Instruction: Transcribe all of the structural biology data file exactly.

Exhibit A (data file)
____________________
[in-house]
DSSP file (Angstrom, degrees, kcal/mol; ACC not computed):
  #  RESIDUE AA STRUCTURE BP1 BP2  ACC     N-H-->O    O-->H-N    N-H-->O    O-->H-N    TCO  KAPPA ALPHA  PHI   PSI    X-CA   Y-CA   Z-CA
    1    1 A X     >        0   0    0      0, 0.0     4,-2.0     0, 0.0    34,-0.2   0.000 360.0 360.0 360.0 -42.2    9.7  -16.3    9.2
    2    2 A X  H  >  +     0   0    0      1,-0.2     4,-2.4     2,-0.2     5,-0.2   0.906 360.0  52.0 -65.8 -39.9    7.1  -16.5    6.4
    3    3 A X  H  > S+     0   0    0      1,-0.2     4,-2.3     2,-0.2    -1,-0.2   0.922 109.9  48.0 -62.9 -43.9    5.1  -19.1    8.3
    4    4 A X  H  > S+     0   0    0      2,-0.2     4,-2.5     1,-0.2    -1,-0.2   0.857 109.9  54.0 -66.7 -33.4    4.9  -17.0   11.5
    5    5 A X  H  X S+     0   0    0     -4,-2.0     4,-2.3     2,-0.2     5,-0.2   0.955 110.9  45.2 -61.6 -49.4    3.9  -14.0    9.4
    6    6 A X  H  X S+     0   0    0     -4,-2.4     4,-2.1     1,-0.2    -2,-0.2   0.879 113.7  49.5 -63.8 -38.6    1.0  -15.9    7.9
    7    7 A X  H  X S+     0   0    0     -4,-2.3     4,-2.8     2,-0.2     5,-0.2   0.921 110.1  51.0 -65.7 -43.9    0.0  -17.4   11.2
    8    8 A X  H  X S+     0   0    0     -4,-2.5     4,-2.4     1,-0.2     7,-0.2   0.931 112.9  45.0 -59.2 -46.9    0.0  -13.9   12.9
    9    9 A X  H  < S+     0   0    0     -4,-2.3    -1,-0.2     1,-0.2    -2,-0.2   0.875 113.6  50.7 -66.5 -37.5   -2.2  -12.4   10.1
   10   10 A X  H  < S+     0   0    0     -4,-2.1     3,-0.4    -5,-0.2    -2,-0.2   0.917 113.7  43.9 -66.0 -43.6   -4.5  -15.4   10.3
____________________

[in-house]
DSSP file (Angstrom, degrees, kcal/mol; ACC not computed):
  #  RESIDUE AA STRUCTURE BP1 BP2  ACC     N-H-->O    O-->H-N    N-H-->O    O-->H-N    TCO  KAPPA ALPHA  PHI   PSI    X-CA   Y-CA   Z-CA
    1    1 A X     >        0   0    0      0, 0.0     4,-2.0     0, 0.0    34,-0.2   0.000 360.0 360.0 360.0 -42.2    9.7  -16.3    9.2
    2    2 A X  H  >  +     0   0    0      1,-0.2     4,-2.4     2,-0.2     5,-0.2   0.906 360.0  52.0 -65.8 -39.9    7.1  -16.5    6.4
    3    3 A X  H  > S+     0   0    0      1,-0.2     4,-2.3     2,-0.2    -1,-0.2   0.922 109.9  48.0 -62.9 -43.9    5.1  -19.1    8.3
    4    4 A X  H  > S+     0   0    0      2,-0.2     4,-2.5     1,-0.2    -1,-0.2   0.857 109.9  54.0 -66.7 -33.4    4.9  -17.0   11.5
    5    5 A X  H  X S+     0   0    0     -4,-2.0     4,-2.3     2,-0.2     5,-0.2   0.955 110.9  45.2 -61.6 -49.4    3.9  -14.0    9.4
    6    6 A X  H  X S+     0   0    0     -4,-2.4     4,-2.1     1,-0.2    -2,-0.2   0.879 113.7  49.5 -63.8 -38.6    1.0  -15.9    7.9
    7    7 A X  H  X S+     0   0    0     -4,-2.3     4,-2.8     2,-0.2     5,-0.2   0.921 110.1  51.0 -65.7 -43.9    0.0  -17.4   11.2
    8    8 A X  H  X S+     0   0    0     -4,-2.5     4,-2.4     1,-0.2     7,-0.2   0.931 112.9  45.0 -59.2 -46.9    0.0  -13.9   12.9
    9    9 A X  H  < S+     0   0    0     -4,-2.3    -1,-0.2     1,-0.2    -2,-0.2   0.875 113.6  50.7 -66.5 -37.5   -2.2  -12.4   10.1
   10   10 A X  H  < S+     0   0    0     -4,-2.1     3,-0.4    -5,-0.2    -2,-0.2   0.917 113.7  43.9 -66.0 -43.6   -4.5  -15.4   10.3